Three-Once the first two steps have been met you can consider price. Prior to that point you have not proven that it is the right product and therefore the price should be irrelevant. Do not let price be the driving factor in your choosing a procedure or a surgeon, rather follow the first two steps to their logical conclusion and at this point you can price compare. Here you are fairly sure of the level of quality and satisfaction and the price at this point may reflect minor differences such as how much of the finishing stitches does the surgeon do himself versus how much is done by an assistant. In some cases the assistant will do some of the closure to free up the surgeon for other duties like staring another surgery. Upon learning this, you may opt to pay the higher price for more of the surgeons time. This is only one example of the things that you may use at this point to choose one office over another. If you are content with this third step, you can proceed to the final step. If not, you guessed it, it's back to square one with another surgeon.
Fourth and final step-this is more of a subjective feeling that the previous steps. Here is where you factor in how well you liked the surgeon and his staff, the office and the surroundings. Did you get a good feeling about the office and the surgeon? Will they be receptive to you after the procedure should you have questions and concerns? What about revisions, should they be needed, will they be receptive and helpful? You will have a gut feeling at this point and be sure to go with it-it will serve you well. Other factors at this point may be board certification, teaching appointments, memberships in surgical societies and the like. I placed these in the final step for a reason. Board certification and these other accolades are absolutely something to look for in your surgeon. They are however, not a guarantee of quality or success. So look for them, but don't overlook the first three steps in doing so.
The importance of following these steps can not be overemphasized. The consumer of plastic surgery today is suffering from what I call the mass- market mentality. This is the misconception that the price is the all- important issue. It is not and should not be! Let's for example, take a brand name ink pen that is mass produced and marketed all around the world. It would be a correct assumption for the consumer to make that this is exactly the same product no matter where it is purchased and therefore the price could be the final deciding factor as to where it is acquired. It is an erroneous assumption however, as we have previously outlined, to assume the same thing when seeking to purchase plastic surgery. Plastic surgery is individually, not mass, produced. It truly represents one of the few remaining areas of artisan work.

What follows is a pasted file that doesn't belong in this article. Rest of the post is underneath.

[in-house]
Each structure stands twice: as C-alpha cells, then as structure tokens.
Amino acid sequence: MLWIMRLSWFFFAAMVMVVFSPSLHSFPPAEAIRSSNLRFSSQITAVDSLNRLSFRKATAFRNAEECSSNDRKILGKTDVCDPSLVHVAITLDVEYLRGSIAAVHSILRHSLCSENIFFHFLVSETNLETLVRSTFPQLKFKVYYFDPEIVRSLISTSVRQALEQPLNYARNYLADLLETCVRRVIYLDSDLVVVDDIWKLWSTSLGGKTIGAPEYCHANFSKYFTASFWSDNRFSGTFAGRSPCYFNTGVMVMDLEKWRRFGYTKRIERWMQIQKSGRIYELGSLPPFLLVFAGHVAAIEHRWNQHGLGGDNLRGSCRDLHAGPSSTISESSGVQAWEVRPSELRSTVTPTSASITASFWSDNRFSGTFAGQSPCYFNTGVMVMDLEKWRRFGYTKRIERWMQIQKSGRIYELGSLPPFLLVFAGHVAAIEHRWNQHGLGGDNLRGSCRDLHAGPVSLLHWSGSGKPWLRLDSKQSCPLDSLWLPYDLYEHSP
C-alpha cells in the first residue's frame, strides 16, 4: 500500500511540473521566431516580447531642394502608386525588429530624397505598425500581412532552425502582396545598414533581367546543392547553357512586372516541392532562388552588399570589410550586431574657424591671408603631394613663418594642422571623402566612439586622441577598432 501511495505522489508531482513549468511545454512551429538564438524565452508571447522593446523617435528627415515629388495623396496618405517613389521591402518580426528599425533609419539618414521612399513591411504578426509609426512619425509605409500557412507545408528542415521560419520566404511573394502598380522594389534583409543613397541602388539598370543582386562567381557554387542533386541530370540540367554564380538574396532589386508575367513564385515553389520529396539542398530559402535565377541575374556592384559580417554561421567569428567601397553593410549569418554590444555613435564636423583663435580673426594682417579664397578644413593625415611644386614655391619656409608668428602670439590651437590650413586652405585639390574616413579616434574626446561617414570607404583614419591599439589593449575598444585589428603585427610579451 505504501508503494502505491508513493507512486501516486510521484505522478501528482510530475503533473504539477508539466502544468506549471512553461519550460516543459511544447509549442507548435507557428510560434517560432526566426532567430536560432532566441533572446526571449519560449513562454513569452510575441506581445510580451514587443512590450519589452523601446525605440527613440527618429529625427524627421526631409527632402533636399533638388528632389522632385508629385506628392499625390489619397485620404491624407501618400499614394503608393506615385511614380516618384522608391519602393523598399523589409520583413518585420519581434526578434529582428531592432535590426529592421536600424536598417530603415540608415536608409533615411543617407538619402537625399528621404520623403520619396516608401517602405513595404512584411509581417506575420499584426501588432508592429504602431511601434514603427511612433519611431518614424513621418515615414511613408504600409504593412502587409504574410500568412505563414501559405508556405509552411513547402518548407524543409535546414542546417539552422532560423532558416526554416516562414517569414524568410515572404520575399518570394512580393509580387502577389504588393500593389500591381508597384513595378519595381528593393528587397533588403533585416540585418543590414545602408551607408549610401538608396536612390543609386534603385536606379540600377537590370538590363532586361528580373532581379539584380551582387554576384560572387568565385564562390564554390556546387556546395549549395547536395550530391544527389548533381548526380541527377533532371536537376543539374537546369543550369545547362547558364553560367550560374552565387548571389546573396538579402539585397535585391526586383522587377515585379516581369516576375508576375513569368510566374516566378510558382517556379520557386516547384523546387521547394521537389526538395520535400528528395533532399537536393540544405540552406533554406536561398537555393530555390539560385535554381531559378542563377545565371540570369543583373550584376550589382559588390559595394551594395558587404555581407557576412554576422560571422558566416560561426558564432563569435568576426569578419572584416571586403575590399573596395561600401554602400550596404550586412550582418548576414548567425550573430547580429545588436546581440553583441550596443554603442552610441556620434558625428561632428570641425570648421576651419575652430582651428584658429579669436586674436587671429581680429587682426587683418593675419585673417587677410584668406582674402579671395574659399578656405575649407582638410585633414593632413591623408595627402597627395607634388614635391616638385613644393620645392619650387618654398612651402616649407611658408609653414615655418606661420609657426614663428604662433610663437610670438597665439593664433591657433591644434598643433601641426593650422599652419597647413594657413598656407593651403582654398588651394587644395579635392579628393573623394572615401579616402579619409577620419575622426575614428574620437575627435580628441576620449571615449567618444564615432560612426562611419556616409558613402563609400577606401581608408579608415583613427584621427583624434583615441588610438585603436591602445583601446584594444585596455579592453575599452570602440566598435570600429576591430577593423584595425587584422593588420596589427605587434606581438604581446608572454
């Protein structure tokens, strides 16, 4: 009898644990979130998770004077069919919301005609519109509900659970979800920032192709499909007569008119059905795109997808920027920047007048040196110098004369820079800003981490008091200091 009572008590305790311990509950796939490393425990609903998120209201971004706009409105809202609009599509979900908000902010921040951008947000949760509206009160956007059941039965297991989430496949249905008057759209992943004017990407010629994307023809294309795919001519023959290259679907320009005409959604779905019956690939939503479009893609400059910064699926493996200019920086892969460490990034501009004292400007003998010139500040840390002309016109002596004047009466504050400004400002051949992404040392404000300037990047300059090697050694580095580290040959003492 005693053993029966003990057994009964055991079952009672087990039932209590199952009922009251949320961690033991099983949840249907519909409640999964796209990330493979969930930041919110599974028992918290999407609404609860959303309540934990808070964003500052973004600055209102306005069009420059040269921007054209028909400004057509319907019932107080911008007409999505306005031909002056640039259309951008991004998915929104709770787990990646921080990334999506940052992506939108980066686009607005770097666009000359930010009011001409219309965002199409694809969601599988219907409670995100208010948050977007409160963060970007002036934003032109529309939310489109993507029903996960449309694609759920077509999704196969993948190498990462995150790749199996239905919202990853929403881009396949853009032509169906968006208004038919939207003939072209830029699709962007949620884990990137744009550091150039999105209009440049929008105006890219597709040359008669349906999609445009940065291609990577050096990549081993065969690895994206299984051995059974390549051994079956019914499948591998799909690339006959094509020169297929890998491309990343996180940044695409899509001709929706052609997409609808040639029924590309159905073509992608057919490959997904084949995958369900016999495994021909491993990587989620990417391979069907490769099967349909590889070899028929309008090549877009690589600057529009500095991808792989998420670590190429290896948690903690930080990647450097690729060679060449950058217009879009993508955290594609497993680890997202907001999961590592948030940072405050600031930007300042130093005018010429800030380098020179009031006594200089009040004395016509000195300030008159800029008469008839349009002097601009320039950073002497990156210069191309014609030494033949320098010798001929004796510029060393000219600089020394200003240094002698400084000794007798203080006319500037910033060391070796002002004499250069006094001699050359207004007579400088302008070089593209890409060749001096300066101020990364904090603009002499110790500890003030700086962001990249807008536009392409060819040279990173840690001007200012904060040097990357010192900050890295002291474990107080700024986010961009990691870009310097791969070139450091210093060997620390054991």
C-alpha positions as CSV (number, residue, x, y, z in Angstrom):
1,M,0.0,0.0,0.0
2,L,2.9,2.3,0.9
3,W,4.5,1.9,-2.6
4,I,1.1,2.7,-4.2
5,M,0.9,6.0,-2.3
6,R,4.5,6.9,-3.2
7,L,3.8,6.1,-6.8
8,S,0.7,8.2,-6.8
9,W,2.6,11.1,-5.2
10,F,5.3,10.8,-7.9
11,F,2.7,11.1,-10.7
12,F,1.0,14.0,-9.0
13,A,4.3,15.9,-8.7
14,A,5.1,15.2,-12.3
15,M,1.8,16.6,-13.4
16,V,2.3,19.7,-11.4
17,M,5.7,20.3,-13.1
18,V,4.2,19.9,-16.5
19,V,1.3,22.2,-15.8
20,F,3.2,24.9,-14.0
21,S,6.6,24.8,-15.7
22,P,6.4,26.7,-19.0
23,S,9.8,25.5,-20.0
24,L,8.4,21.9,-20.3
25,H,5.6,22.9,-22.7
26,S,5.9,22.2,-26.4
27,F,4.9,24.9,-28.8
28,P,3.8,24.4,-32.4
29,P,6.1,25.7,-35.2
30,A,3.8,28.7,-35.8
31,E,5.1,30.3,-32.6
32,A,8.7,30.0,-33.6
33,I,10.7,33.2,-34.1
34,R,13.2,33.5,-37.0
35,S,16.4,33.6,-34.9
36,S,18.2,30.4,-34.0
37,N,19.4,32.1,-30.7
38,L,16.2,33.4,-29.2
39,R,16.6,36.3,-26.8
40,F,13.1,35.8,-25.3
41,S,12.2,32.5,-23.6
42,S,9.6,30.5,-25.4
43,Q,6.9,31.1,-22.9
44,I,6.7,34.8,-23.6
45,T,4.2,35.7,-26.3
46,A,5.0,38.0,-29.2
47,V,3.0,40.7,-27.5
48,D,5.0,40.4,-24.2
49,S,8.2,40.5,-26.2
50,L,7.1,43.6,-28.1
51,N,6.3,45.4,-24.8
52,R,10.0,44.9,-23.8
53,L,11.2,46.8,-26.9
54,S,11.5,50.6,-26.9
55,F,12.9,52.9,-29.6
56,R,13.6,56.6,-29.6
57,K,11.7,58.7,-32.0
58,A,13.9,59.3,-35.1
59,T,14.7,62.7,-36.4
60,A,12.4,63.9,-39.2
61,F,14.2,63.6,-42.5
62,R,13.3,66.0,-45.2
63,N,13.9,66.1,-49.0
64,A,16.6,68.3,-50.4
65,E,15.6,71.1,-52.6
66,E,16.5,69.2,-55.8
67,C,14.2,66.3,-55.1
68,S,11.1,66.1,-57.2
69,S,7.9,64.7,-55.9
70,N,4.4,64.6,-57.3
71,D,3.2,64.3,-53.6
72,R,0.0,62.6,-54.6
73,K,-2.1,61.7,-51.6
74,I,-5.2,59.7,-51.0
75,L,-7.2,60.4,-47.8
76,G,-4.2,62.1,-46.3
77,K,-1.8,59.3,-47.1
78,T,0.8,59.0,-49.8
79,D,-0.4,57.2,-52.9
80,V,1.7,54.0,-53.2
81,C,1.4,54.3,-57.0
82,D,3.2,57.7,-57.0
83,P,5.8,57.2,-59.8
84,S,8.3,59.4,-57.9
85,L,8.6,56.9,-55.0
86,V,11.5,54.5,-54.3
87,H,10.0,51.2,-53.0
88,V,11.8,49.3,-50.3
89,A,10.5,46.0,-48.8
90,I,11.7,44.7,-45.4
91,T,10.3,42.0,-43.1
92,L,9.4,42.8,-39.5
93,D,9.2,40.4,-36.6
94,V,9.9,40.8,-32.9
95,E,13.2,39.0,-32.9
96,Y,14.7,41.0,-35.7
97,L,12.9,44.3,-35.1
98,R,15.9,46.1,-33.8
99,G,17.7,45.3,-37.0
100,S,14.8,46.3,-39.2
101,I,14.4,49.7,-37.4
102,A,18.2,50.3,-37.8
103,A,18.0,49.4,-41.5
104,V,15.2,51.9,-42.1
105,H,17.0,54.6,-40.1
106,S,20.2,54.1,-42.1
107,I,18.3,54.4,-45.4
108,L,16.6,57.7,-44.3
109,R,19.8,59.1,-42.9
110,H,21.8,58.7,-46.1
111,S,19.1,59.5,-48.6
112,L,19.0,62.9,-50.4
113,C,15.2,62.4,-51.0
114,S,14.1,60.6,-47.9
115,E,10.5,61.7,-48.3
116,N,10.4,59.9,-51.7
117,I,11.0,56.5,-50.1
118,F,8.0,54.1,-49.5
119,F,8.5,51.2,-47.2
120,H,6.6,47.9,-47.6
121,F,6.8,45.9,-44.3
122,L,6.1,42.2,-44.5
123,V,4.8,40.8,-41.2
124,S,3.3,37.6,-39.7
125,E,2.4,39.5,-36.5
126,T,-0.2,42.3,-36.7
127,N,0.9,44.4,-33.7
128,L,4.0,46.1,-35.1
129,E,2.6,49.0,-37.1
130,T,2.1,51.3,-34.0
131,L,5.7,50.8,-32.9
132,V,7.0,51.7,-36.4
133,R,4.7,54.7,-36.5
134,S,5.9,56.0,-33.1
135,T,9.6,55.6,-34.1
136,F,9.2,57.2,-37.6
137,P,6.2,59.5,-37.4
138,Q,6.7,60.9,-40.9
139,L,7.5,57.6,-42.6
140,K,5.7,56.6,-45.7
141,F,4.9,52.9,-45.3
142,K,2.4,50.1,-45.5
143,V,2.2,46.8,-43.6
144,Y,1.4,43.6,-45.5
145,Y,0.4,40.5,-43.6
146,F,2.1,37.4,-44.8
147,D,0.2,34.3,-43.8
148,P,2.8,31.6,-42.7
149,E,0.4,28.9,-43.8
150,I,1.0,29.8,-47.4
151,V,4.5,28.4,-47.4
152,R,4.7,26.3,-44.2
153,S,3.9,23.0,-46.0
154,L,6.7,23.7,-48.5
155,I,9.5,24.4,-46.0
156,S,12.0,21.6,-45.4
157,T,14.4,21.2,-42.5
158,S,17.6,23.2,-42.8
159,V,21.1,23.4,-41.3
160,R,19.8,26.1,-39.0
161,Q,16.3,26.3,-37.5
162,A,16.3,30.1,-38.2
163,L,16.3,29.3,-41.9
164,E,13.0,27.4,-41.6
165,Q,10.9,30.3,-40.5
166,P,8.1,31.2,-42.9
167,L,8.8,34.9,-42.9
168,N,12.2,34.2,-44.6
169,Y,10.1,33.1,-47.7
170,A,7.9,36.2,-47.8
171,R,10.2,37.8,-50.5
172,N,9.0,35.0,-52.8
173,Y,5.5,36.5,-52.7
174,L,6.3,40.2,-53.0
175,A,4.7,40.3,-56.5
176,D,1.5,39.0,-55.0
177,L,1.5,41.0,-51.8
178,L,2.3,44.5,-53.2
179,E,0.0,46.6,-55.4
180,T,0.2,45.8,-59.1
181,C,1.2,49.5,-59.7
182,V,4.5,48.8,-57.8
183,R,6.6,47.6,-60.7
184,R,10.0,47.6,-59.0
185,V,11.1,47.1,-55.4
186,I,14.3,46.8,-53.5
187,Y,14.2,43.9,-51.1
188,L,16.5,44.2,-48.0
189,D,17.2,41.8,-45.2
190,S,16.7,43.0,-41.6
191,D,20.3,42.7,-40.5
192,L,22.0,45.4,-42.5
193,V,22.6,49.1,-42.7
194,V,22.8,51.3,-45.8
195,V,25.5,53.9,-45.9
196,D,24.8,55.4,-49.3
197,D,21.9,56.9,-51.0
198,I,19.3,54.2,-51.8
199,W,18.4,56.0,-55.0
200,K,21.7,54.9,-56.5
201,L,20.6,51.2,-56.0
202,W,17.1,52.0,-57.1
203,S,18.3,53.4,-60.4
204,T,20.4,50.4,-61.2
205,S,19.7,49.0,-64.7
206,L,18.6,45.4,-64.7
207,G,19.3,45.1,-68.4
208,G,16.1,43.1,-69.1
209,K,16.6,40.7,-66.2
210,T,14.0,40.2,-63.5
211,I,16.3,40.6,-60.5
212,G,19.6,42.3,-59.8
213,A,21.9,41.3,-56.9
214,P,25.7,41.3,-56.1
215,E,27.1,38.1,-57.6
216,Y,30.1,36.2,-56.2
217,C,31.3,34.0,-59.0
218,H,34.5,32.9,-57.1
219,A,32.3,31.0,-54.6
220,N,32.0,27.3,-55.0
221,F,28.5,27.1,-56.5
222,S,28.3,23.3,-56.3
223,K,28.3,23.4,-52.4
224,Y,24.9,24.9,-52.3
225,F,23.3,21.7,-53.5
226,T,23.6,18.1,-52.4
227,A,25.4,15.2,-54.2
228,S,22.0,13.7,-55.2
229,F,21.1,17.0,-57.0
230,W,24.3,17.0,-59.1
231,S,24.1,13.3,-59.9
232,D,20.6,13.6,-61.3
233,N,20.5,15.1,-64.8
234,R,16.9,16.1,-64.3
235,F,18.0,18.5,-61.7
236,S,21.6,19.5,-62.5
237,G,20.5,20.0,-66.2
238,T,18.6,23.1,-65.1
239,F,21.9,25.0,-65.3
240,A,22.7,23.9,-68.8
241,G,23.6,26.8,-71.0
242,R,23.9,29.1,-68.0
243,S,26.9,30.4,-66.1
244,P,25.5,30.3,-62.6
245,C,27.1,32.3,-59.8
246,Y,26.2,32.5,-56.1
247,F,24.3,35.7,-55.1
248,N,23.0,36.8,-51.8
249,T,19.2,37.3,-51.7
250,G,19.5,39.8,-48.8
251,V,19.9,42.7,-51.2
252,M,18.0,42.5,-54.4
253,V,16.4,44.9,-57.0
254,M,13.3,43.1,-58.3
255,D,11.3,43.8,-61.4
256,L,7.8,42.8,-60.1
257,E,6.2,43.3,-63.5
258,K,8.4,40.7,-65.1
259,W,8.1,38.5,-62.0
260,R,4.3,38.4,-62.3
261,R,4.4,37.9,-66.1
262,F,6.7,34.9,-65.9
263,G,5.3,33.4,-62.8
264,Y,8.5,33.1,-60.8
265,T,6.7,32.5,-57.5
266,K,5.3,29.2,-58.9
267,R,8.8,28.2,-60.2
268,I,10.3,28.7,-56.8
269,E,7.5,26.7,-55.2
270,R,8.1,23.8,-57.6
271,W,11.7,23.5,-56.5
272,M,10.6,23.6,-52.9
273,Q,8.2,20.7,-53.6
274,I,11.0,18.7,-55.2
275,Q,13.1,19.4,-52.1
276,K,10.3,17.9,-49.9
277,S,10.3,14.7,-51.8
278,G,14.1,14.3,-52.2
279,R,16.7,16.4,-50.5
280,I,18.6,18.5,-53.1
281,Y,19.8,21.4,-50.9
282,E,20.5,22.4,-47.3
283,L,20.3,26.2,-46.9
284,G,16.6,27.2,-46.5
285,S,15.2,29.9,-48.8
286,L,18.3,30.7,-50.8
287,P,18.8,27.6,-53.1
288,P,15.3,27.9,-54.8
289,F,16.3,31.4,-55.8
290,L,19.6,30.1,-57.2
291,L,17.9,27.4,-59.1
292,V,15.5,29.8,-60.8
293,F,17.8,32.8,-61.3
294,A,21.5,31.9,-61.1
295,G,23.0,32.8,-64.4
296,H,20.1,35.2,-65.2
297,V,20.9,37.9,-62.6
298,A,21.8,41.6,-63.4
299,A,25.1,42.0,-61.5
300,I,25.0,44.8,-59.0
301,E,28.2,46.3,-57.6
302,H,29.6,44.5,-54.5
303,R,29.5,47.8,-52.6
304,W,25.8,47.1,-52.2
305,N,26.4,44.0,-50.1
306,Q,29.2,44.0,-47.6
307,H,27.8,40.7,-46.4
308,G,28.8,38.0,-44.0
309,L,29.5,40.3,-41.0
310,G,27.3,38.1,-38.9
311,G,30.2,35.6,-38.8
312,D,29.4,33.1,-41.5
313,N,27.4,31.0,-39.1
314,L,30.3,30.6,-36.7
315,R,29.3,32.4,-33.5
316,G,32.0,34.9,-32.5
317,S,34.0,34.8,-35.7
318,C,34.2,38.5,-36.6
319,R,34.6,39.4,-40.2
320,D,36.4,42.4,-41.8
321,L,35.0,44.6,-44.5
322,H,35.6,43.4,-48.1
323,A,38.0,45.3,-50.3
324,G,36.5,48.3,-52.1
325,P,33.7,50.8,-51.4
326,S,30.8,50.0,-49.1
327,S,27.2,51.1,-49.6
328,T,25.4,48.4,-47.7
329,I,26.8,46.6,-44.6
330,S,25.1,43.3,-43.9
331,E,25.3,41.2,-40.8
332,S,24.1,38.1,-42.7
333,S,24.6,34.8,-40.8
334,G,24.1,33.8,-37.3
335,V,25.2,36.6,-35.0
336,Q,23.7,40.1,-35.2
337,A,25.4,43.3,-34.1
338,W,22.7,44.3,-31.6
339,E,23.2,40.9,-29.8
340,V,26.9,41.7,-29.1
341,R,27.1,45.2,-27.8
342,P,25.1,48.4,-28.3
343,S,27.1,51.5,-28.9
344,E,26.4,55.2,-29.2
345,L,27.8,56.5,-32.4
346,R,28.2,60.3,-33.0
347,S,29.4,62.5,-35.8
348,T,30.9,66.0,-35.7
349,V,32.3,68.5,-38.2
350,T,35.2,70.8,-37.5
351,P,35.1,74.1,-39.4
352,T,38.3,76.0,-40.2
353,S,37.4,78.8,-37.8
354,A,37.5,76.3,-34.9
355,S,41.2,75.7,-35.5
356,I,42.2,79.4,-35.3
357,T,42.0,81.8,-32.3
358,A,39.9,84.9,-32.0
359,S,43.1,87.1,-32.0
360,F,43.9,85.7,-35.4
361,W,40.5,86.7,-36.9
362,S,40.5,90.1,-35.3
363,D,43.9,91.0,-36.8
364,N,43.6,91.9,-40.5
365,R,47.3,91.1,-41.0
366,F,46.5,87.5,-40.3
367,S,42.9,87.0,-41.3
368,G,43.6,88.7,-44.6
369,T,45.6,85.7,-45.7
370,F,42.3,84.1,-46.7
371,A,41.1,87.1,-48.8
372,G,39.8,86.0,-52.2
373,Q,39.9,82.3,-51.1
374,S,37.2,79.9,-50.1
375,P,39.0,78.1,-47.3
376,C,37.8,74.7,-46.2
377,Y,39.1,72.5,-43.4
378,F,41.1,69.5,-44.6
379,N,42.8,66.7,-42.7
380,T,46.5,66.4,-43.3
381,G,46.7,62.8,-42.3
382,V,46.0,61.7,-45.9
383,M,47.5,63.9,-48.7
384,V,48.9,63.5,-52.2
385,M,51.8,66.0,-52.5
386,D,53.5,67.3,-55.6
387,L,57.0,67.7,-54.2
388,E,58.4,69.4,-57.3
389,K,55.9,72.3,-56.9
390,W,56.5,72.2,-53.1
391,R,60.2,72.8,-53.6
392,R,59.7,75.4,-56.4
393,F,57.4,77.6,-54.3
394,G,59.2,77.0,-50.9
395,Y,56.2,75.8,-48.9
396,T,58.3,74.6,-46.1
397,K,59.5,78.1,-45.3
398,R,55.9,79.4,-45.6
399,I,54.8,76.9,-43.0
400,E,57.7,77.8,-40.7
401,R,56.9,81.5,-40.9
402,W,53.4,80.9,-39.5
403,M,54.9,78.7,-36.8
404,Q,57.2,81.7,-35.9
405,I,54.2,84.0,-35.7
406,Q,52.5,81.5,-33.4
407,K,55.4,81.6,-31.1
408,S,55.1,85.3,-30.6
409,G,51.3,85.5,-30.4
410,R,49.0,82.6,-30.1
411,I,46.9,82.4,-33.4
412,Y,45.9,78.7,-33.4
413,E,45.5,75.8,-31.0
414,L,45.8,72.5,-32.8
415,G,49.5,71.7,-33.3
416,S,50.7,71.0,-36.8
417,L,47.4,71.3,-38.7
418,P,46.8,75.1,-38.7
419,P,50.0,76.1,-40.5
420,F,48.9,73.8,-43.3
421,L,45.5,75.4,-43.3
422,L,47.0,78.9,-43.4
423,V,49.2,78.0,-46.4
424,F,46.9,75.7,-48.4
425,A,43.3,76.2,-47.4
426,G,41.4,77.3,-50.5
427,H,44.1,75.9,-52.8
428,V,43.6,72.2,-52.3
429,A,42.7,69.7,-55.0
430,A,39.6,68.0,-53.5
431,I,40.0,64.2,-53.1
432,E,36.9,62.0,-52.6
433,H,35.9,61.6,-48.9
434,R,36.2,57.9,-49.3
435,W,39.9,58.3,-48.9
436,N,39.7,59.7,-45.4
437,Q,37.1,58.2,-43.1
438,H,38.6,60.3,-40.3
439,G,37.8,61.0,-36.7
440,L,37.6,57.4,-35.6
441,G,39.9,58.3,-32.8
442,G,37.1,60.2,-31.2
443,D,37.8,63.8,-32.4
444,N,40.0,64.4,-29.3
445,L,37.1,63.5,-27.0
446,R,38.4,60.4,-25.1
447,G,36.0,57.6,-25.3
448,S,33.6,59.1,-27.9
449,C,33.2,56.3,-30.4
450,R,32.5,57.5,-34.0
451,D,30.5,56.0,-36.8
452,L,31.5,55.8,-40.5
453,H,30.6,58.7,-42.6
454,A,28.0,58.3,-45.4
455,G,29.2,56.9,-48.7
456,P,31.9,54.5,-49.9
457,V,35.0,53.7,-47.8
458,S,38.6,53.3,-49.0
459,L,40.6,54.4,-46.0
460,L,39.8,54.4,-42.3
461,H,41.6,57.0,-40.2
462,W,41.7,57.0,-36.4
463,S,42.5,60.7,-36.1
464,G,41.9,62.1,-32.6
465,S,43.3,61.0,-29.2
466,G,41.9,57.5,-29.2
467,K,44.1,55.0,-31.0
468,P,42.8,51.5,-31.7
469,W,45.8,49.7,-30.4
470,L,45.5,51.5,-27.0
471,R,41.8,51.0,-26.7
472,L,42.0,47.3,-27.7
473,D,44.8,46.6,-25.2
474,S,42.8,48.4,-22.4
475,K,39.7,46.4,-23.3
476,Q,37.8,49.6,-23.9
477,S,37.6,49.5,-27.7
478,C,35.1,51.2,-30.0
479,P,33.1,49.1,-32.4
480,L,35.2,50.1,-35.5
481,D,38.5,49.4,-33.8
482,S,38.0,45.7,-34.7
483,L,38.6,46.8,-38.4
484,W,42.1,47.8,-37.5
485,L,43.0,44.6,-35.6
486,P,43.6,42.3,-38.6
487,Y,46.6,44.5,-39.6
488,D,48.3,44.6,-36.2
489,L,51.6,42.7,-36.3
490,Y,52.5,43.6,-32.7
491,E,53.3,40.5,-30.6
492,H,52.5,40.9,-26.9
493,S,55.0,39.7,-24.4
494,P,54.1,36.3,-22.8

Your customized product is literally hand made by the surgeon. Therefore it is subject to the inherent differences of the surgeons performing it. To chose one based on price alone is foolhardy at best. You can't buy a Mercedes for the price of a Yugo and you never will. People who use price as the sole-determining factor set themselves up for possible disappointment because bad plastic surgery at a discount is no bargain. Only through thorough analysis can the correct decision be made and a favorable outcome occur.
#7-Plastic surgery is only for plastic surgery junkies.
As we have previously stated, it has been my experience that less then 1% of the people seeking plastic surgery fall into this category. The vast majority of individuals seeking cosmetic surgery, are looking for aesthetic improvement that is quite reasonable. Most individuals undergoing plastic surgery, are doing so for the overall enhancement of their appearance. They are not expecting dramatic results, a change in their life situation, or to become a different person. They thoroughly understand that they will still be the same person they where prior to surgery, just with an improved appearance. Differences, as one might expect, may occur within groups of individuals. For example, people in the entertainment industry whose appearance may affect their ability to make a living, may pursue plastic surgery to greater extent than other individuals. It is not unrealistic for an individual, who makes a living with their looks, to be more focused over their appearance. These people may undergo plastic surgery procedures at an age or state of aging well before the average individual. This may be seen as an investment in their livelihood and craft. The same may be said of up-and-coming individuals who are being held to these very high beauty ideals. This would include young actors, actresses and models. This is similar to a surgeon being concerned about his hands to greater extent then an accountant might be.